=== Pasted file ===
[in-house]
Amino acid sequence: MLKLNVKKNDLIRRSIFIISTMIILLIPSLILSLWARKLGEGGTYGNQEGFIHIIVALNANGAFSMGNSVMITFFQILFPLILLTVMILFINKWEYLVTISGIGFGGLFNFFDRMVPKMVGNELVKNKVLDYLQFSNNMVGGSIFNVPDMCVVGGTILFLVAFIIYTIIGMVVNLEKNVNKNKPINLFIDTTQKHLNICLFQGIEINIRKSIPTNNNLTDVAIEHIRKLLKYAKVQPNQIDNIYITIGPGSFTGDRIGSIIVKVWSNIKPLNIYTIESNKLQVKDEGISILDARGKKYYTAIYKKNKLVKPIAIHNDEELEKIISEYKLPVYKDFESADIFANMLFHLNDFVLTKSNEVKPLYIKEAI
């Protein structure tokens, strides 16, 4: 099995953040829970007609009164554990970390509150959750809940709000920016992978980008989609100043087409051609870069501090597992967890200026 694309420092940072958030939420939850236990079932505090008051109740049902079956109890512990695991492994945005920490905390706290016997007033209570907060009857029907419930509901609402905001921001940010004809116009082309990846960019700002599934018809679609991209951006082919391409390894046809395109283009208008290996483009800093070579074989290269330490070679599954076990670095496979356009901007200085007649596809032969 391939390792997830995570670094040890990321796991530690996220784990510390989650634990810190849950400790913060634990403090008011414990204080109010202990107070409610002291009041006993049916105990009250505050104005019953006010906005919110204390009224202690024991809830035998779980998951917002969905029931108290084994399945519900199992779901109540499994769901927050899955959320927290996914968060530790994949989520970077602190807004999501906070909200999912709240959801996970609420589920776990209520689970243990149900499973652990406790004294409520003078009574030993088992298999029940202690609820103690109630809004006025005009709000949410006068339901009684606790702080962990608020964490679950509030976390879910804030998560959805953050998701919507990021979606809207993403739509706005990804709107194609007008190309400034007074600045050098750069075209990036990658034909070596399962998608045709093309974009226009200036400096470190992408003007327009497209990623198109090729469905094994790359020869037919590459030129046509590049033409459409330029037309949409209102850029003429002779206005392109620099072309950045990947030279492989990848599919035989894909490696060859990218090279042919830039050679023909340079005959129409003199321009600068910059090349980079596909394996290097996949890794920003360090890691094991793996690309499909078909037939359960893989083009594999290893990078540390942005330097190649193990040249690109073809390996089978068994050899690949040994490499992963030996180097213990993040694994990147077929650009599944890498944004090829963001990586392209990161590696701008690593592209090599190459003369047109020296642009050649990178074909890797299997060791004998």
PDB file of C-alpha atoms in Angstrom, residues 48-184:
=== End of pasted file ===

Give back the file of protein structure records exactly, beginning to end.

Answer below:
[in-house]
Amino acid sequence: MLKLNVKKNDLIRRSIFIISTMIILLIPSLILSLWARKLGEGGTYGNQEGFIHIIVALNANGAFSMGNSVMITFFQILFPLILLTVMILFINKWEYLVTISGIGFGGLFNFFDRMVPKMVGNELVKNKVLDYLQFSNNMVGGSIFNVPDMCVVGGTILFLVAFIIYTIIGMVVNLEKNVNKNKPINLFIDTTQKHLNICLFQGIEINIRKSIPTNNNLTDVAIEHIRKLLKYAKVQPNQIDNIYITIGPGSFTGDRIGSIIVKVWSNIKPLNIYTIESNKLQVKDEGISILDARGKKYYTAIYKKNKLVKPIAIHNDEELEKIISEYKLPVYKDFESADIFANMLFHLNDFVLTKSNEVKPLYIKEAI
């Protein structure tokens, strides 16, 4: 099995953040829970007609009164554990970390509150959750809940709000920016992978980008989609100043087409051609870069501090597992967890200026 694309420092940072958030939420939850236990079932505090008051109740049902079956109890512990695991492994945005920490905390706290016997007033209570907060009857029907419930509901609402905001921001940010004809116009082309990846960019700002599934018809679609991209951006082919391409390894046809395109283009208008290996483009800093070579074989290269330490070679599954076990670095496979356009901007200085007649596809032969 391939390792997830995570670094040890990321796991530690996220784990510390989650634990810190849950400790913060634990403090008011414990204080109010202990107070409610002291009041006993049916105990009250505050104005019953006010906005919110204390009224202690024991809830035998779980998951917002969905029931108290084994399945519900199992779901109540499994769901927050899955959320927290996914968060530790994949989520970077602190807004999501906070909200999912709240959801996970609420589920776990209520689970243990149900499973652990406790004294409520003078009574030993088992298999029940202690609820103690109630809004006025005009709000949410006068339901009684606790702080962990608020964490679950509030976390879910804030998560959805953050998701919507990021979606809207993403739509706005990804709107194609007008190309400034007074600045050098750069075209990036990658034909070596399962998608045709093309974009226009200036400096470190992408003007327009497209990623198109090729469905094994790359020869037919590459030129046509590049033409459409330029037309949409209102850029003429002779206005392109620099072309950045990947030279492989990848599919035989894909490696060859990218090279042919830039050679023909340079005959129409003199321009600068910059090349980079596909394996290097996949890794920003360090890691094991793996690309499909078909037939359960893989083009594999290893990078540390942005330097190649193990040249690109073809390996089978068994050899690949040994490499992963030996180097213990993040694994990147077929650009599944890498944004090829963001990586392209990161590696701008690593592209090599190459003369047109020296642009050649990178074909890797299997060791004998």
PDB file of C-alpha atoms in Angstrom, residues 48-184: